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The Gwen Rowe Collection


Located via Wilcannia almost 300km by road from Broken Hill, the town of White Cliffs became Australia’s first opal boomtown when the sought-after gem was discovered in 1889. 

The Gwen Rowe collection, housed in the Outback Archives tells the White Cliffs story, and shares another fascinating journey of discovery and survival, providing a rare window into early life in the outback.

White Cliffs

When opal was found at White Cliffs in 1889, the town developed a roaring opal trade with markets for opal in Britain, USA and Europe. In the decade following the discovery, White Cliffs grew from nothing to a population of 4,000.

White Cliffs entry sign

Whilst prices, supply, and demand has fluctuated over the years, Opal is still mined in White Cliffs today, but the opal town now has a new industry: tourism. Visitors are attracted to this outback community to experience the attractions on offer, and to try the underground living that has evolved to survive the summer heat.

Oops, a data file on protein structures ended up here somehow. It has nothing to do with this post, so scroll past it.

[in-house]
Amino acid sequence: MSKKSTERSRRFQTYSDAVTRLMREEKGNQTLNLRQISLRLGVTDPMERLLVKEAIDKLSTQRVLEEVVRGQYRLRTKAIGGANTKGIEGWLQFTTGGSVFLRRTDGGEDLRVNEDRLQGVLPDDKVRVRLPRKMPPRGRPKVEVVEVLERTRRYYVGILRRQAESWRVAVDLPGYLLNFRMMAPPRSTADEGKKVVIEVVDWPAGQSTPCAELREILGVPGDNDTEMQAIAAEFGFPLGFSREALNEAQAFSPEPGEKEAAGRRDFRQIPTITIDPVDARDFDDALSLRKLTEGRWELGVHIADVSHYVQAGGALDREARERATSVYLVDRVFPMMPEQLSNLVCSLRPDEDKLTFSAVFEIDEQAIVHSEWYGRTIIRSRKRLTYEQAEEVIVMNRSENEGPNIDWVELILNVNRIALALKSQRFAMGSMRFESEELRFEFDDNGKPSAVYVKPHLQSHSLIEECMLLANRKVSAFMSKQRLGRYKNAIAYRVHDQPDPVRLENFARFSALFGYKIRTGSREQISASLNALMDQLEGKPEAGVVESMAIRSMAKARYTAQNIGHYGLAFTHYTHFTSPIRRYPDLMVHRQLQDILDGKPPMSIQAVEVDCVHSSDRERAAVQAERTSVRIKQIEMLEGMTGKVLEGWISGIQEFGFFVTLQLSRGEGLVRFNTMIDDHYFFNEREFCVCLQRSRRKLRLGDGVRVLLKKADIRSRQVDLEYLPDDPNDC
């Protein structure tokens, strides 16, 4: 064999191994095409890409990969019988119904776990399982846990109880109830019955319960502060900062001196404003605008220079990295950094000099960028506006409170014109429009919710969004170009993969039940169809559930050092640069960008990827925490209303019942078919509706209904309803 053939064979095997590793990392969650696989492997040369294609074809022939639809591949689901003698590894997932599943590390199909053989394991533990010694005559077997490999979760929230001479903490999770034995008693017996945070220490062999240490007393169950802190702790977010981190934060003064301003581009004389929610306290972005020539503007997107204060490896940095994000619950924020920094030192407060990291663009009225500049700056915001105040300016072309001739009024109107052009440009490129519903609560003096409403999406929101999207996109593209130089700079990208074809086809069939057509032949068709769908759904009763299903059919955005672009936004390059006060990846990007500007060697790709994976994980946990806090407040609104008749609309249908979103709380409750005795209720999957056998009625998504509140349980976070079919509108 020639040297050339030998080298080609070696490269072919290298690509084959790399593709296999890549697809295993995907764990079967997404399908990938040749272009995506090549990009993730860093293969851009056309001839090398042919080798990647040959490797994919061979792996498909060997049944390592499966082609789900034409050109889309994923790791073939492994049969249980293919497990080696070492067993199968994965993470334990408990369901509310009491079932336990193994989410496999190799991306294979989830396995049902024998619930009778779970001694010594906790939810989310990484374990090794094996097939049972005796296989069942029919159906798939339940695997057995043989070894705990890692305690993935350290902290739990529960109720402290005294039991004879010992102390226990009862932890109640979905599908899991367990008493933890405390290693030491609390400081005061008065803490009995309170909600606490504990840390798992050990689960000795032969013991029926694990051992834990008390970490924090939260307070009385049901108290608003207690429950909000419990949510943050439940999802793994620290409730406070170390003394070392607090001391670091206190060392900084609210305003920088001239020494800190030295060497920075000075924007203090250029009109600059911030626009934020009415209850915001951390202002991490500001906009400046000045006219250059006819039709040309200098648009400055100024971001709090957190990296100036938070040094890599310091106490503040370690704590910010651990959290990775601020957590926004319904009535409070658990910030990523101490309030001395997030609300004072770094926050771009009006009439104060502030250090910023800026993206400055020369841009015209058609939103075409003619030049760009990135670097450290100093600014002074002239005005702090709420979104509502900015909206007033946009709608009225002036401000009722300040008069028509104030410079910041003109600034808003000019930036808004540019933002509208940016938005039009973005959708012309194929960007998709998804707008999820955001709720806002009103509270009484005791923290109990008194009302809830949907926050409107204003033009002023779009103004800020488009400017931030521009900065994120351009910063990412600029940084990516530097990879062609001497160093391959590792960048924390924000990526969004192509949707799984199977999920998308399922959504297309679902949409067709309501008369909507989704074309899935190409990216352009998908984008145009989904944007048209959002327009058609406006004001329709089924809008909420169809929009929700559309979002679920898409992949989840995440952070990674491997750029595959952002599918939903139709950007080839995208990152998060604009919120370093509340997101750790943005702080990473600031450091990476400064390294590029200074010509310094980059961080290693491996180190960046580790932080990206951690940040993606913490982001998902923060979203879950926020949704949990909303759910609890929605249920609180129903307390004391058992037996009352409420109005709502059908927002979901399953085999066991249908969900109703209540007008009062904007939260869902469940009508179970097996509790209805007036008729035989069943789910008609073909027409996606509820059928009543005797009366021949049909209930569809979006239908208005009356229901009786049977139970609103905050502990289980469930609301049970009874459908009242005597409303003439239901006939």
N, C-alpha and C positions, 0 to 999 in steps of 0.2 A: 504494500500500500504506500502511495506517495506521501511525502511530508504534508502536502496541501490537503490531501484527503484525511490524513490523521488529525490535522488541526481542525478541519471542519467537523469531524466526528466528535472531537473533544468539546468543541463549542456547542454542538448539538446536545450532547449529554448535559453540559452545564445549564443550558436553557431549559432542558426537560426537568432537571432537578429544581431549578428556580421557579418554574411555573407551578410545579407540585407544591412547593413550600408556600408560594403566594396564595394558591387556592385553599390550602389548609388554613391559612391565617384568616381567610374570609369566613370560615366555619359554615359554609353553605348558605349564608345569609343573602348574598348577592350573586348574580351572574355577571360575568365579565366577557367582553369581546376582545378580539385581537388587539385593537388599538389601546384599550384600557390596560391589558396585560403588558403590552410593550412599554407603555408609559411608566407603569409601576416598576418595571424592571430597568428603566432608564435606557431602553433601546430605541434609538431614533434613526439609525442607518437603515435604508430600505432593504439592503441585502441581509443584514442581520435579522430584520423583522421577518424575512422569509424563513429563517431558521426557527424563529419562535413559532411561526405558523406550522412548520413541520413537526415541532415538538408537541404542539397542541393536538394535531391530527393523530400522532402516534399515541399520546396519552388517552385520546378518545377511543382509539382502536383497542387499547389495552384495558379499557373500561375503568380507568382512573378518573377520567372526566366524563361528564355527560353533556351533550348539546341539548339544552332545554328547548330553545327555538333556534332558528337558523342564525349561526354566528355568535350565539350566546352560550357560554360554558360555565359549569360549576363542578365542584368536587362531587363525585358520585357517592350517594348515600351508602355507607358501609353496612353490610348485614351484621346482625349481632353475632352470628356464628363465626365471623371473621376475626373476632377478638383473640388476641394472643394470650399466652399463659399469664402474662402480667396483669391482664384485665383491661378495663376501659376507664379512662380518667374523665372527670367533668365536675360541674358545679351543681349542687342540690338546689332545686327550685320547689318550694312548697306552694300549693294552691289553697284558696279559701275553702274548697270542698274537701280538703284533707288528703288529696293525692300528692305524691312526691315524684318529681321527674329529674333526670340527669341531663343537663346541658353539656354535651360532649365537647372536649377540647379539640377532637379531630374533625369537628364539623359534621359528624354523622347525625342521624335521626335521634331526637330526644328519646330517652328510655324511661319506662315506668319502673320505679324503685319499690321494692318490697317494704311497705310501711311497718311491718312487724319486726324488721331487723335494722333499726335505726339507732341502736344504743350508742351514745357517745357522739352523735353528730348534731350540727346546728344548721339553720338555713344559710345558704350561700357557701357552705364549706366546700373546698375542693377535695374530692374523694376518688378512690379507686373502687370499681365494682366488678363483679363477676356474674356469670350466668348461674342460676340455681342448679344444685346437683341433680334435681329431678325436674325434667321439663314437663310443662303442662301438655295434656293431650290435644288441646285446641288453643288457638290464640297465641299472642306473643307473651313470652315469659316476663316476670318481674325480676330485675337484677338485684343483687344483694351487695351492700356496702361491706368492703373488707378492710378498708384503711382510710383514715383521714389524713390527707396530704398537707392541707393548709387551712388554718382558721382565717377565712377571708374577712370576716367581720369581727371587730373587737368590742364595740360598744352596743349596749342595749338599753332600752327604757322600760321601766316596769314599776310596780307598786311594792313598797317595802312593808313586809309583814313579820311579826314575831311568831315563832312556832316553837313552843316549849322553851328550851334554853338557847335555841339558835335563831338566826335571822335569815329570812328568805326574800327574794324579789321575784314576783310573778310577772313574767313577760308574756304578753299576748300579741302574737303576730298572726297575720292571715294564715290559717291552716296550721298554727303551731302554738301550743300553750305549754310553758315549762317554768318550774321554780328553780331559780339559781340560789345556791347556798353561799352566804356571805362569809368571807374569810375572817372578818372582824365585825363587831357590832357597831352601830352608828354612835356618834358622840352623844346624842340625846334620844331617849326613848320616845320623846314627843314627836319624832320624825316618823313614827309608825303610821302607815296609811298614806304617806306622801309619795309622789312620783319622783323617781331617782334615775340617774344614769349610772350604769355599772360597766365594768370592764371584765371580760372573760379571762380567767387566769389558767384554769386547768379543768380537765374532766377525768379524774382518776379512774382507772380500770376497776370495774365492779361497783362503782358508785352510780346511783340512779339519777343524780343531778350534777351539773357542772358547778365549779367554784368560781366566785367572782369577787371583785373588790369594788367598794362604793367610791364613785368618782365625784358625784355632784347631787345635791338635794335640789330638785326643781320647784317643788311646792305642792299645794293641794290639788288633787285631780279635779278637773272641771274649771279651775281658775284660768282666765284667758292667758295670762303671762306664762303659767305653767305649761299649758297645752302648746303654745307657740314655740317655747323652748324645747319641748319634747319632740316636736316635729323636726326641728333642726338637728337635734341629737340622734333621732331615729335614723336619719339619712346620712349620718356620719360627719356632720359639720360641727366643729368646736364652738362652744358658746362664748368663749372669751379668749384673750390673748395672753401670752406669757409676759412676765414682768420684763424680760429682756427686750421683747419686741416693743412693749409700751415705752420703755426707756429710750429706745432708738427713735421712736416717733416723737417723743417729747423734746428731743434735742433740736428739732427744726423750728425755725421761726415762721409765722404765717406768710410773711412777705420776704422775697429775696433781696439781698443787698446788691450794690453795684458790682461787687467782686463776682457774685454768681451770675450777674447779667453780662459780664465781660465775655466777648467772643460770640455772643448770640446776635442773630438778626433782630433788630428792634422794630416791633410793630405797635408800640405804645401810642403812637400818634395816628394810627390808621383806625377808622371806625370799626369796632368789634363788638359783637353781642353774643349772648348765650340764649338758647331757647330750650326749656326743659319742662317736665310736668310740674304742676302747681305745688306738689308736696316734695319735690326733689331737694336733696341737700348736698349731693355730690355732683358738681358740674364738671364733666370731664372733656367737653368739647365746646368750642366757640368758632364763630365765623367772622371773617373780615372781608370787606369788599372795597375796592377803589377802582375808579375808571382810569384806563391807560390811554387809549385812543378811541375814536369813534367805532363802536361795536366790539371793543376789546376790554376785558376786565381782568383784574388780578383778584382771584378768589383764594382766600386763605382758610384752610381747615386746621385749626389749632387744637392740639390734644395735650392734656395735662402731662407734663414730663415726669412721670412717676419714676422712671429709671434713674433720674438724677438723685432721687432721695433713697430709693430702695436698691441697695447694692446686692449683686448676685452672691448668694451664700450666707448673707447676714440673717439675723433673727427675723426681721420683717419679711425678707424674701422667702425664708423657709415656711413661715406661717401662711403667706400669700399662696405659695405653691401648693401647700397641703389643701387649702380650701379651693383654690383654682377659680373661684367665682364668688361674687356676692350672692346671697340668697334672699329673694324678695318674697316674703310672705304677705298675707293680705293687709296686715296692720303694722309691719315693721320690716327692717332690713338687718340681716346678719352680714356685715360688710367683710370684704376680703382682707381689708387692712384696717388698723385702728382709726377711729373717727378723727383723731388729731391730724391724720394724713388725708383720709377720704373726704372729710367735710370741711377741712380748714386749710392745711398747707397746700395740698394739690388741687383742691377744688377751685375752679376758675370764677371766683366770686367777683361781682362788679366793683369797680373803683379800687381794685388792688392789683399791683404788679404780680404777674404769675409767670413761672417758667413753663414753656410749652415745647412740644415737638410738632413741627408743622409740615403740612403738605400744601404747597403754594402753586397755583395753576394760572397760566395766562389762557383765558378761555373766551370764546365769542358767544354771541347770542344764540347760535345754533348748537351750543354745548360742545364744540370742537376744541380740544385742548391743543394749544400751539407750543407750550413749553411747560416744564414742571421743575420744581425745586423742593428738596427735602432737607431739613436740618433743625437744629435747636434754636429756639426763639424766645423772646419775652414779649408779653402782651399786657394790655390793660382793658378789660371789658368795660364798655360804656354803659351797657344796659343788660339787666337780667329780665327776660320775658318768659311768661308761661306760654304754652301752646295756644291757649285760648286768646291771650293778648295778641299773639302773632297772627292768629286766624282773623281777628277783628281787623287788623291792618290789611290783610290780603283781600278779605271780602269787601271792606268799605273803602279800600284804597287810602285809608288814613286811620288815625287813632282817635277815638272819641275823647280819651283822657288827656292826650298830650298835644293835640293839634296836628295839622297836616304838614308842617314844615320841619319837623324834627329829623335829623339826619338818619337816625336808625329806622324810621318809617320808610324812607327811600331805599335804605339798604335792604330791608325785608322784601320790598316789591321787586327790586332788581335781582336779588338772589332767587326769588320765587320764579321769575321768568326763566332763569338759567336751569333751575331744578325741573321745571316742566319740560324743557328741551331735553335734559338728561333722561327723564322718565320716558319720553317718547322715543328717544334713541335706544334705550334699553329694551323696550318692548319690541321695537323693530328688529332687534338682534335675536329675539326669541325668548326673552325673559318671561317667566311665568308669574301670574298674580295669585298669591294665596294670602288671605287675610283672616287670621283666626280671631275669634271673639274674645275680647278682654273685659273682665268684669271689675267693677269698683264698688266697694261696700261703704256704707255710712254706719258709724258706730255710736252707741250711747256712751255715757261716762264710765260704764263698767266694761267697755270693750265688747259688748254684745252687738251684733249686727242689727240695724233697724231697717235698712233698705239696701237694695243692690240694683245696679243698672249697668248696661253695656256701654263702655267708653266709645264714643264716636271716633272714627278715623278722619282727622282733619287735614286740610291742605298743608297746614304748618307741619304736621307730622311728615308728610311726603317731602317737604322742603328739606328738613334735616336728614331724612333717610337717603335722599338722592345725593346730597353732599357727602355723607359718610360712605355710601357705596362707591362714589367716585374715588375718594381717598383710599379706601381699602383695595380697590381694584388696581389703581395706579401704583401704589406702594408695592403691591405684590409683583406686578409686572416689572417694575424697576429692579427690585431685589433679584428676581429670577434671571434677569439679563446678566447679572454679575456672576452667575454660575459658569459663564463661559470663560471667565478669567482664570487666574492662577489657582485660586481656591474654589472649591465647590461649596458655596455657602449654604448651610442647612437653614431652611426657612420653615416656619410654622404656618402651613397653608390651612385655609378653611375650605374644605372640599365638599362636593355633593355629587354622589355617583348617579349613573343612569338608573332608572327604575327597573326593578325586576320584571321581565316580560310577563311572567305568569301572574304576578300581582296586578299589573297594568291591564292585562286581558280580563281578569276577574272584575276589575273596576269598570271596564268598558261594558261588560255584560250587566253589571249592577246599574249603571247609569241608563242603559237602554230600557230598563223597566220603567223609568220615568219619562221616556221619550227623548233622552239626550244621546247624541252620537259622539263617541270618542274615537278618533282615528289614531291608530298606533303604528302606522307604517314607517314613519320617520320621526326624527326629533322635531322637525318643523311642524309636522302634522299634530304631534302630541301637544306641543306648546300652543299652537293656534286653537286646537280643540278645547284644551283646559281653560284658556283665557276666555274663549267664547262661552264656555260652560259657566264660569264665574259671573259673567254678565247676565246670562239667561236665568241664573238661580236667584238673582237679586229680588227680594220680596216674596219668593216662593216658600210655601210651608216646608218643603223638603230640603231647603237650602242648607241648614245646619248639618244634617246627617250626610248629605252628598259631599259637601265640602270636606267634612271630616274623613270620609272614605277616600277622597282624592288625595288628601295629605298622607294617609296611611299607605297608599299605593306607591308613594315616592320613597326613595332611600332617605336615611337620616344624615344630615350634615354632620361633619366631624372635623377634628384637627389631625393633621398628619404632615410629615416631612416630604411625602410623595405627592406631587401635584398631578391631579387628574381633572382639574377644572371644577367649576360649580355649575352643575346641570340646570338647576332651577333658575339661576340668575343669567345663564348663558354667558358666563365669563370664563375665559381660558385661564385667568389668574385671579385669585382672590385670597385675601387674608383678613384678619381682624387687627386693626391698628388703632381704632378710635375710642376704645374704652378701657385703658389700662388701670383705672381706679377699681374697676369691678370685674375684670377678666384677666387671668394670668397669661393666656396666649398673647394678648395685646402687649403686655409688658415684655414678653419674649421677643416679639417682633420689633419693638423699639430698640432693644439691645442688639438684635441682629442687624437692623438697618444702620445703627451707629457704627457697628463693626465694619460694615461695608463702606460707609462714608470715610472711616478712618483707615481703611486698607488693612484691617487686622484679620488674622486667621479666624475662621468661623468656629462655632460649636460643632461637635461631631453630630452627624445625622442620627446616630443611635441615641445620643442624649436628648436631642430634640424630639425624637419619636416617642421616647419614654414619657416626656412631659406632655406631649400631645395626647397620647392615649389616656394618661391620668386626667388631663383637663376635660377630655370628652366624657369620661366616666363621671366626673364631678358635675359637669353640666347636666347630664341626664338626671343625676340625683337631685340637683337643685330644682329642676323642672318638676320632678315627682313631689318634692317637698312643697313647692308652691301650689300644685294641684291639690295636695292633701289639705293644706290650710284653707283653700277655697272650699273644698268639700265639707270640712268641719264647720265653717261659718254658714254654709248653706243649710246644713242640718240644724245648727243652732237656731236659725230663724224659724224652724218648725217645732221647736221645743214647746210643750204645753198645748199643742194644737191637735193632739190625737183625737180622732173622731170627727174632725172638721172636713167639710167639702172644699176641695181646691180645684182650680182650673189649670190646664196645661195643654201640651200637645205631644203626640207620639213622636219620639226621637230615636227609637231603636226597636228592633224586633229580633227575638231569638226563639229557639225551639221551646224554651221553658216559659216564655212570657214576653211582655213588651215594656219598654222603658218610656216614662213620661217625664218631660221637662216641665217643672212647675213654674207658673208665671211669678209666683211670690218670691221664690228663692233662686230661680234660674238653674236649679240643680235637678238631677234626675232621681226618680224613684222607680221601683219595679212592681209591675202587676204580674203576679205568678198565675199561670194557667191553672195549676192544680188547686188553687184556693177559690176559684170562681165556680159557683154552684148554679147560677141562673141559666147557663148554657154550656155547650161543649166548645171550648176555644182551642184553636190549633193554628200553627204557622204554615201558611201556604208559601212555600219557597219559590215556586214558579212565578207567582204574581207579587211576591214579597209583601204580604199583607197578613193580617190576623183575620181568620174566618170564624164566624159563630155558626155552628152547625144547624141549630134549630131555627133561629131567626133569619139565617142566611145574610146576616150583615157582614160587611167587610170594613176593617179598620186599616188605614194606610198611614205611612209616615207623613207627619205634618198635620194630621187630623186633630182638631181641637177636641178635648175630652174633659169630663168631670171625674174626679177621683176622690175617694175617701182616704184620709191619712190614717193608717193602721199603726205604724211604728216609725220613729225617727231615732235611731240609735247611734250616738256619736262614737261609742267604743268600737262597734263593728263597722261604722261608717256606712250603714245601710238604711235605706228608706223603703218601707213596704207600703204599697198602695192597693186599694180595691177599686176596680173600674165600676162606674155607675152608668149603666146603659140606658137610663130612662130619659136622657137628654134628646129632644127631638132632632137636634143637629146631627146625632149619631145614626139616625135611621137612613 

Mining in White Cliffs

The Outback Archives are fortunate to hold a unique collection of material relating to the history of White Cliffs, which was gathered and meticulously documented by local historian Gwen Rowe. She was assisted by a group of residents who formed the White Cliffs History Group.

Aerial view of White Cliffs

Gwen was the driving force of the group and the work they undertook to collect and care for historical material. The collection was her personal property and in her will she left it to the White Cliffs History Group Inc. with the added clause that if the group ceased to exist the entire collection would go to the Broken Hill Outback Archives. The collection subsequently came to the Archives in 2011.

Satellite field at White Cliffs

The collection is housed and displayed in its own room at the Archives and it provides a wonderful resource for those interested in the history of this unique outback town.

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